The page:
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51.
Attitudes towards Euro-English in a European Union institution
Tina Balič, 2016, original scientific article

Abstract: This study deals with the attitudinal aspect of Euro-English, denoting a specific form of the English language that is frequently used within the institutions of the European Union. A questionnaire survey was conducted among 285 representatives who work for one of these institutions in Brussels. The respondents were asked to rate several deviations from Standard English, identified in a corpus-based analysis of EU texts, as either "acceptable" or "unacceptable" English usage. The findings reveal that the high acceptability rates of the proposed features among the non-native English-speaking respondents were mainly related to their proficiency in English and/or mother tongue interference. Moreover, since native speakers of English also accepted most of the proposed deviations, it follows that the participants did not seem to be aware of non-standardness in the test sentences. Euro-English must be regarded as EU jargon due to its technical, administrative or legal nature and not as a separate non-standard form of English for EU institutional settings.
Keywords: European Union institution, Euro-English, corpus linguistics, deviations from Standard English, attitudes towards language, Eurojargon
Published: 12.05.2017; Views: 332; Downloads: 159
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52.
Business English as a lingua franca
Nataša Gajšt, 2014, review article

Abstract: In our era of globalisation, English is at the top of the languages used in international business. A vast majority of business communication in English is carried out by non-native speakers of English. In a cross-cultural exchange of information, the sender and the recipient come from different cultural backgrounds. The patterns of communication vary across the globe and non-native speakers tend to apply their native language patterns when communicating in English. This paper thus focuses on the concept of spoken communication and dimensions of culture and how they are reflected in communication patterns in different business situations. It also addresses the teaching of Business English as a lingua franca and the role of Business English teachers in helping learners develop their communicative and intercultural competence in order to communicate effectively in a multicultural work environment.
Keywords: Business English, lingua franca, cross-cultural communication, communication patterns, Common European Framework of Reference for Languages (CEFR), communicative competence, intercultural competence
Published: 12.05.2017; Views: 521; Downloads: 38
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53.
Elementary ratiocination
Michelle Gadpaille, 2014, original scientific article

Abstract: The paper reevaluates an obscure, German-language crime novel from the nineteenth century and its better-known English translation: Carl Adolf Streckfuss’s Das einsame Haus: nach den Tagebüchern des Herrn Professor Döllnitz: Roman (1888), translated as The Lonely House (1907). Although written in German by an author from Berlin, the novel is set on the territory of Slovenia. The paper situates the novel geographically and historically, while considering its place in the developing genres of crime and later detective fiction. Moreover, the novel’s depiction of intra- ethnic tension in the Slovenian village where the crime occurs will be shown to reflect the ethnic tensions on the frontiers of Austro-Hungarian territory, and to align with later trends in English detective fiction towards the use of ethnic taxonomies in constructing and solving crime.
Keywords: English literature, detective fiction, crime fiction, 19th cent.
Published: 16.05.2017; Views: 245; Downloads: 42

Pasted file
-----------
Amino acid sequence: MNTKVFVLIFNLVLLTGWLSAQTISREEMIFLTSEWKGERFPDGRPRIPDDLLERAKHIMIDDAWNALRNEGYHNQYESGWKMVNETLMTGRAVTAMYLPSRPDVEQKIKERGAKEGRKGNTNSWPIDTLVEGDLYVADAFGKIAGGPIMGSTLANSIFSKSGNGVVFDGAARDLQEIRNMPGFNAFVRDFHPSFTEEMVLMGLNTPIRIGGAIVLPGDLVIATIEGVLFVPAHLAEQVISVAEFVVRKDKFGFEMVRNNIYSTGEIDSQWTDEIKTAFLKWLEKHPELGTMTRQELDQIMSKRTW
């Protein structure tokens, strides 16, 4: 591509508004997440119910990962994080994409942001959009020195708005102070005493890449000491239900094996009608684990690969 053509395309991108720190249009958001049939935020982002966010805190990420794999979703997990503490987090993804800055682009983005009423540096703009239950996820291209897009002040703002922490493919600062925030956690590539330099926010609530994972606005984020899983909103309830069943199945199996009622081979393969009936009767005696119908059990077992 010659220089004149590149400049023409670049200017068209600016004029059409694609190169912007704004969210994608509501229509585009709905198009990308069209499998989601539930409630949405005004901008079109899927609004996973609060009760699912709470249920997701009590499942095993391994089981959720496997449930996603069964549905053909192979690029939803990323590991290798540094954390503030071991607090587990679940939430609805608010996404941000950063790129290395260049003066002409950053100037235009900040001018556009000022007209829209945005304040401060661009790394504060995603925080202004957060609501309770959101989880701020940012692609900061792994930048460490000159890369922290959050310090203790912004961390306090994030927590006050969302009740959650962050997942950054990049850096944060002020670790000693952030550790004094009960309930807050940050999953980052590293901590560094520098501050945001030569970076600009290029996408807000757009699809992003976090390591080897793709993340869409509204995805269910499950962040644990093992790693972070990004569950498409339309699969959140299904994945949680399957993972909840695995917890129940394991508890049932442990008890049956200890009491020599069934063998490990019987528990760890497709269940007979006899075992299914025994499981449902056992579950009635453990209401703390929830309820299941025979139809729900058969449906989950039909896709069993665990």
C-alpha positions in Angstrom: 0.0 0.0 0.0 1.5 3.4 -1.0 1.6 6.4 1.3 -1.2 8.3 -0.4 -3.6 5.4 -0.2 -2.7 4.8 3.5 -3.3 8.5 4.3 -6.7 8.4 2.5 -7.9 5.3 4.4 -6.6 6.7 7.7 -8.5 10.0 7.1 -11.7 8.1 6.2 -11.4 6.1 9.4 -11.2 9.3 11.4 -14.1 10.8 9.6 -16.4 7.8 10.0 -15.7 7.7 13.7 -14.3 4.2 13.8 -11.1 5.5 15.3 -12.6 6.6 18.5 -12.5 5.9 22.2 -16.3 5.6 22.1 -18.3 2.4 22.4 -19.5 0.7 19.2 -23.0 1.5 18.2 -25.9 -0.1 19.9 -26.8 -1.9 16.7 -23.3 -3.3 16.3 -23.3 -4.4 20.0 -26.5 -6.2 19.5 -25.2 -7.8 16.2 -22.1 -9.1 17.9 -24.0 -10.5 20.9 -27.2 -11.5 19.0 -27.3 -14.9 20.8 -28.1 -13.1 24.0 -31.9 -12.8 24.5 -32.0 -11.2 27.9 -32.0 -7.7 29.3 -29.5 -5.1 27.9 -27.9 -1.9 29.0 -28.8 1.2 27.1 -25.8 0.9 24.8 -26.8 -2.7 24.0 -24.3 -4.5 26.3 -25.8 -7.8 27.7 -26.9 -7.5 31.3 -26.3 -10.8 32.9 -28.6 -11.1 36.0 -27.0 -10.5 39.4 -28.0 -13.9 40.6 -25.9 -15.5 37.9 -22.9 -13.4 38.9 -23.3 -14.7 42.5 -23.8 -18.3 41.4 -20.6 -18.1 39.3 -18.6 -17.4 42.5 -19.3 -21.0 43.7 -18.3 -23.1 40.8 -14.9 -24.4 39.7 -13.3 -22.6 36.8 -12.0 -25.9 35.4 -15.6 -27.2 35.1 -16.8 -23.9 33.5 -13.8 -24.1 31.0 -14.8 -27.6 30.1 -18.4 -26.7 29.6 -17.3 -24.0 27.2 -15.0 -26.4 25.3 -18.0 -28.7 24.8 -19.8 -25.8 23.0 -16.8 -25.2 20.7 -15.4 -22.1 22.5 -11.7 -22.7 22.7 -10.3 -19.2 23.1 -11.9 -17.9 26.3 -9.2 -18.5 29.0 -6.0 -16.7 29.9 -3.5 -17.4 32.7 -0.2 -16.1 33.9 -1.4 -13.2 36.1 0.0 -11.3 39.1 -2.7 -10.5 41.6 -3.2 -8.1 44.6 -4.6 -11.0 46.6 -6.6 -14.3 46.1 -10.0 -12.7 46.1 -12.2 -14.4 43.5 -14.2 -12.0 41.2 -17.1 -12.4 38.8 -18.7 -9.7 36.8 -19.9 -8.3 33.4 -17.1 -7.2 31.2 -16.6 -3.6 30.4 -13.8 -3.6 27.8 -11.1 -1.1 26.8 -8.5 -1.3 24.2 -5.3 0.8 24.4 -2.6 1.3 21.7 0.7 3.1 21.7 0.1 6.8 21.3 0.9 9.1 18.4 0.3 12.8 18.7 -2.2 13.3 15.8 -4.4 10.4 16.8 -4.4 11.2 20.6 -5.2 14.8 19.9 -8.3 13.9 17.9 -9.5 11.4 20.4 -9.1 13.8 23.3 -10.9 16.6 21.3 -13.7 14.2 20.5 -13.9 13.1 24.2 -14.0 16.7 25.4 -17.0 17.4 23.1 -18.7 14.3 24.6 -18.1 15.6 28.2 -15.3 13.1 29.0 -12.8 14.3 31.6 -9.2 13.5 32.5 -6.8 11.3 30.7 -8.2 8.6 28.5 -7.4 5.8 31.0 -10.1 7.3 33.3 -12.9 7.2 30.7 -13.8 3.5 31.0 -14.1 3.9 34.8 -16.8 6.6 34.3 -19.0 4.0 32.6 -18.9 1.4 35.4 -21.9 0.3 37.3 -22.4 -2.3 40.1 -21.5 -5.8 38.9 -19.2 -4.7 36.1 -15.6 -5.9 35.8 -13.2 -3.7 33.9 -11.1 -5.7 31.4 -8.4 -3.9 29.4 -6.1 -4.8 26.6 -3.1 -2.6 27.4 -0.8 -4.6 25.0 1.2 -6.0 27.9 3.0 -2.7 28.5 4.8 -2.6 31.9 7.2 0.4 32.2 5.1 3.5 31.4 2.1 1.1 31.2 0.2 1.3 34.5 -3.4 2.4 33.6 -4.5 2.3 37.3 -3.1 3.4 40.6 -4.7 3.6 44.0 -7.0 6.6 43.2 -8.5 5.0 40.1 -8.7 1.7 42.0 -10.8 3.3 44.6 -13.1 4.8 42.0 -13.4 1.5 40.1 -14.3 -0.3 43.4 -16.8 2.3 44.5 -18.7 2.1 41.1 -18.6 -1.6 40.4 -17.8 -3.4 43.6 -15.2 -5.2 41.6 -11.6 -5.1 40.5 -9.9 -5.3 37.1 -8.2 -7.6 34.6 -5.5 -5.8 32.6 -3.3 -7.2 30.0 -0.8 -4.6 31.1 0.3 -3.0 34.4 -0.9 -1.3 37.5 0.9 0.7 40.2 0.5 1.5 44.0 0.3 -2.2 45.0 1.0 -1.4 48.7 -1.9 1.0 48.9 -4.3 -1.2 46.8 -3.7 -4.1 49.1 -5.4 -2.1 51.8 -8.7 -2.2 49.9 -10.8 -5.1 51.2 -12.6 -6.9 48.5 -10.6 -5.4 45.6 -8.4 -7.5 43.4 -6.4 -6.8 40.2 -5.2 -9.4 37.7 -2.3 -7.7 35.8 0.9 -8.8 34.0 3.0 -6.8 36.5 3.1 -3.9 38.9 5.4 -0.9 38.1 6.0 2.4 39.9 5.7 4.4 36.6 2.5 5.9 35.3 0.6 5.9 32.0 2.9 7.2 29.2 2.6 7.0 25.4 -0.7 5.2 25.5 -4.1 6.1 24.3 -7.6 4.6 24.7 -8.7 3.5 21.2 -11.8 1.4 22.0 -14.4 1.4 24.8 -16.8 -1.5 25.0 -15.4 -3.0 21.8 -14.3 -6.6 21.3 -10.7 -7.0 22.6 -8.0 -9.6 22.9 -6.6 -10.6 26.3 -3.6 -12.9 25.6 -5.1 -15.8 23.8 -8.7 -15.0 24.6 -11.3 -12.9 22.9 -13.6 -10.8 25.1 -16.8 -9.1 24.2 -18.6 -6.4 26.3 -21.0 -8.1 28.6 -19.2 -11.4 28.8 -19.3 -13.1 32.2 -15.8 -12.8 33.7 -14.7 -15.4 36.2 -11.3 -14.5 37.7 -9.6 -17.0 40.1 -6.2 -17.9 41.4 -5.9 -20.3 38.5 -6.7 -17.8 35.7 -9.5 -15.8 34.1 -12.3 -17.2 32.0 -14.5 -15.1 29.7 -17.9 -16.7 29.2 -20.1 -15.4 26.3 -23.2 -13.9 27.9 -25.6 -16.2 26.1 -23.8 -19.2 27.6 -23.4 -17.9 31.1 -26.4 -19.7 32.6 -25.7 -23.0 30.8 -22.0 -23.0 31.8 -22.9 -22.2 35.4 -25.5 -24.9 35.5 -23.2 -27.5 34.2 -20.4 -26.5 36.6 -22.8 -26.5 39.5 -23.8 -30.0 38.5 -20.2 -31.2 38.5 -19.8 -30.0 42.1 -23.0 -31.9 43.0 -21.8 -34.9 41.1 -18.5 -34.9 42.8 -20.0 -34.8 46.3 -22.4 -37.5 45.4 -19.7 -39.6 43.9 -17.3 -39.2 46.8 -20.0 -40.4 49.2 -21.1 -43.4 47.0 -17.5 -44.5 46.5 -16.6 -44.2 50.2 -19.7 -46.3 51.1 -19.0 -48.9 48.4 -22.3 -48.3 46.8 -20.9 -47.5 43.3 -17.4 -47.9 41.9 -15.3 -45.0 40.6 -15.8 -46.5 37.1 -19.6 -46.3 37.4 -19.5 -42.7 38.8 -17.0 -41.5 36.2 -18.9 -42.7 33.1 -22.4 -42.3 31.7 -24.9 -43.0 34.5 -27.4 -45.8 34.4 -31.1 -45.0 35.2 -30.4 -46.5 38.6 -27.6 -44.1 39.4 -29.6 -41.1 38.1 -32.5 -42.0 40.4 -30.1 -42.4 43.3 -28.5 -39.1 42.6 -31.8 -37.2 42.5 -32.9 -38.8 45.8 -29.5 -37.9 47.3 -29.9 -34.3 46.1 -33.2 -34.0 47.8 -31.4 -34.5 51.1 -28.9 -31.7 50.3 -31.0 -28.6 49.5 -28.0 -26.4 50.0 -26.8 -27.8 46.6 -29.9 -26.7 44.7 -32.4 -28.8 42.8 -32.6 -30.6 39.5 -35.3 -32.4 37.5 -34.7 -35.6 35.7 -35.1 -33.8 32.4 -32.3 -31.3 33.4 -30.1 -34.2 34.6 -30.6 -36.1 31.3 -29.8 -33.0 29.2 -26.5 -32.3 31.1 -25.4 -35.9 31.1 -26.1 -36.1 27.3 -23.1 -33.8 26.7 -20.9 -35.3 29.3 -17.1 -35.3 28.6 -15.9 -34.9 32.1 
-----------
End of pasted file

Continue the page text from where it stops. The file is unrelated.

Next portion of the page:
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54.
Gender ideologies in English and Slovene
Katja Plemenitaš, 2014, original scientific article

Abstract: The article deals with the concept of linguistic sexism in the cross-cultural context. It compares the generally accepted guidelines for avoiding linguistic sexism in English and Slovene, exemplified by two guides on non-sexist use of English. It is argued that in English non-sexist language strives for gender neutrality, whereas in Slovene it strives for gender specificity. The reasons for the differences between the perceptions of sexism in English and Slovene are examined by taking into account the linguistic expression of gender and the cultural and historical context in which both languages have developed. The use of semantic gender in English, as opposed to the use of grammatical gender in Slovene, is treated as one of the factors influencing the approach to the non-sexist use of language in both languages. Strategies for non-sexist expression and their rebuttals are discussed in the context of predominant cultural ideologies about gender and presuppositions regarding the link between social change and linguistic reform.
Keywords: English language, Slovene language, sexism, gender, nonsexist use of language
Published: 16.05.2017; Views: 467; Downloads: 58
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55.
Harold Pinter in Slovene translations
Darja Darinka Hribar, 2004, original scientific article

Abstract: This article examines the translation of Harold Pinter's most notable stylistic peculiarities into Slovene, illustrating its main points with examples taken from his play The Homecoming. The findings demonstrate above all a marked degree of non-observance of the special verbal pattern (special cohesion) of the originals, a failure to convey Pinter's special configuration of meaning (special coherence), and a disregard for internal unifying coincidences. It argues that the Slovene translations of Pinter rely mostly on traditional theories of meaning and of language norms, thus preventing the reproduction of those emotional and psychological actions of Pinter's characters which are usually not expressed by means of the rhetorical, informative elements of his dialogue, but by its form and sonority, i. e. the length, strength, and level of articulation of verbal expression. This blurs Pinter's famous logic of emotion, narrows the proverbial openness and conceptual uncertainty of his plays, and limits their potential vitality in translation. Taking into account current drama and theatre translation practices in Slovenia, i.e. the rarity of published drama translation and the depedence on a translated performance text for subsequent theatrical productions, the article argues that in such cases the drama translation should be retrospective, i.e. aiming at a maximum reconstruction of all relevant linguistic, stylistic, and textual properties of the original, leaving expressly subjective interventions in the text to the theatre practitioners.